Currently, the 32 runs Android 2.1, but the company will push Froyo to users as an update next month. Archos didn't do much to tweak the interface, but it has added a few touches to signal the device's media player capabilities. For example, on the app menu you'll see the music and video player right up top. By default, there's no lock screen enabled, so users don't have to go through an extra step to get to the media player controls. Also, the screen rotates in all four directions, even on the home screen (a feature most, if not all, Android phones lack).
Archos replaced the stock Android music player with a better-looking app. On the left you can scroll through album covers (all albums, recent, and favorites) to find music, or narrow it down by artist, album, song, or playlist via the icons on the left. The Now Playing screen offers the usual assortment of options: Shuffle, Repeat, and Track List, plus Info, Add To, and Audio Settings under the Menu button.
The full-screen Home widget for the music player offers more than just Pause and Next Track. Users can also access recently added or played tracks as well as a list of favorites. For users who primarily use the 32 as a music player, this widget can live on the primary home screen so it's easily available when you turn on the device.
To test the Archos 32's audio quality, we loaded half a dozen songs from different genres onto the device. The included earbuds weren't very comfortable nor did they pump decent sound, but we were impressed with the sound when we switched to a premium set of buds. Songs with complex, overlapping instruments, such as "Escape Artists" by Zoe Keating, retained their depth. S. J. Tucker's vocals on "Raven in the Library" were clearly distinct from the acoustic guitar under them, never blending into muddy sound. And the bass beat from DJ Rekha's "Bhanghall" vibrated nicely. Even lower bit rate tracks sounded great--we picked out the flute in Guns N' Roses "November Rain" without straining.
Aside from MP3s, the 32 can also play WMA, WAV, AAC, AAC+, OGG Vorbis, and FLAC files. Unfortunately, the Archos 32 doesn't have an external speaker, so you'll have to use headphones to hear music or games sounds, and you can't use the device as an alarm clock.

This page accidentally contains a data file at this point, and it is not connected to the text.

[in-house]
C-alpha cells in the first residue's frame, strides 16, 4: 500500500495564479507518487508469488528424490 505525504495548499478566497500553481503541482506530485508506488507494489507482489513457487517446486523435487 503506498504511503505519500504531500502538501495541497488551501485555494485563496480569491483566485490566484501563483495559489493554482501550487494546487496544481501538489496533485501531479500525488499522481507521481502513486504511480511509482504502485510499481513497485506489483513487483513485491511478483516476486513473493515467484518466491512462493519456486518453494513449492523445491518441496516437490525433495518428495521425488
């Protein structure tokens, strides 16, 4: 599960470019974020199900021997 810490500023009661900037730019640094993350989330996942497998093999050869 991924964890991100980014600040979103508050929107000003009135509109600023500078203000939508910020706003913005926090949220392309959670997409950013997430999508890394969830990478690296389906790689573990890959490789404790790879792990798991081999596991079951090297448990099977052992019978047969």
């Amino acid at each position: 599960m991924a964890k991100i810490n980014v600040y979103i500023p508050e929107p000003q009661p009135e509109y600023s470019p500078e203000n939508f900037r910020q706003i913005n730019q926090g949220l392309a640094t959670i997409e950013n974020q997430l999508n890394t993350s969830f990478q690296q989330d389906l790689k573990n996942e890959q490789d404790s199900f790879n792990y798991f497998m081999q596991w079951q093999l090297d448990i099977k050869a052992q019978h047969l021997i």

As they did with their first media tablet, Archos bundles the 32 with several codecs to widen the range of media it can play. Out of the box users will be able to load 3GP, ASF, AVI, FLV, MKV, MOV, MP4, MPG, PS, RM, RMVB, TS, VOB, and WMV files. The one missing element: Flash. But that should be resolved in October when Archos releases its Froyo update.
Watching video was a pleasurable experience given the size of the screen. Despite the annoying glare from the display, colors were vibrant and blacks deep, and we were able to make out details just as well during dark scenes in Batman Begins as in the lighter ones from Saving Private Ryan. Playback of HD and SD content proved smooth with no discernible dropped frames or hitching.
Like the Archos 5 Internet Tablet, the 32 can output video to a TV via an optional video-only cable. This RCA connector will enable users to connect the 32 to most TVs or external DVD players. When connected, the 32 acts as a touchpad to move the cursor around the screen. We like that this feature is accessible to users with older sets, but wish there were an HDMI option, too.
Due to the small 3.2-inch screen, web surfing, however, wasn't the best of experiences. Most text is tiny by default, and you need to double tap or use the Zoom buttons instead of the more convenient pinch-to-zoom functionality. But we can see the stock browser working well for mobile sites. As with Android phones, there is inertial scrolling for getting around web pages faster.
Camera and Camcorder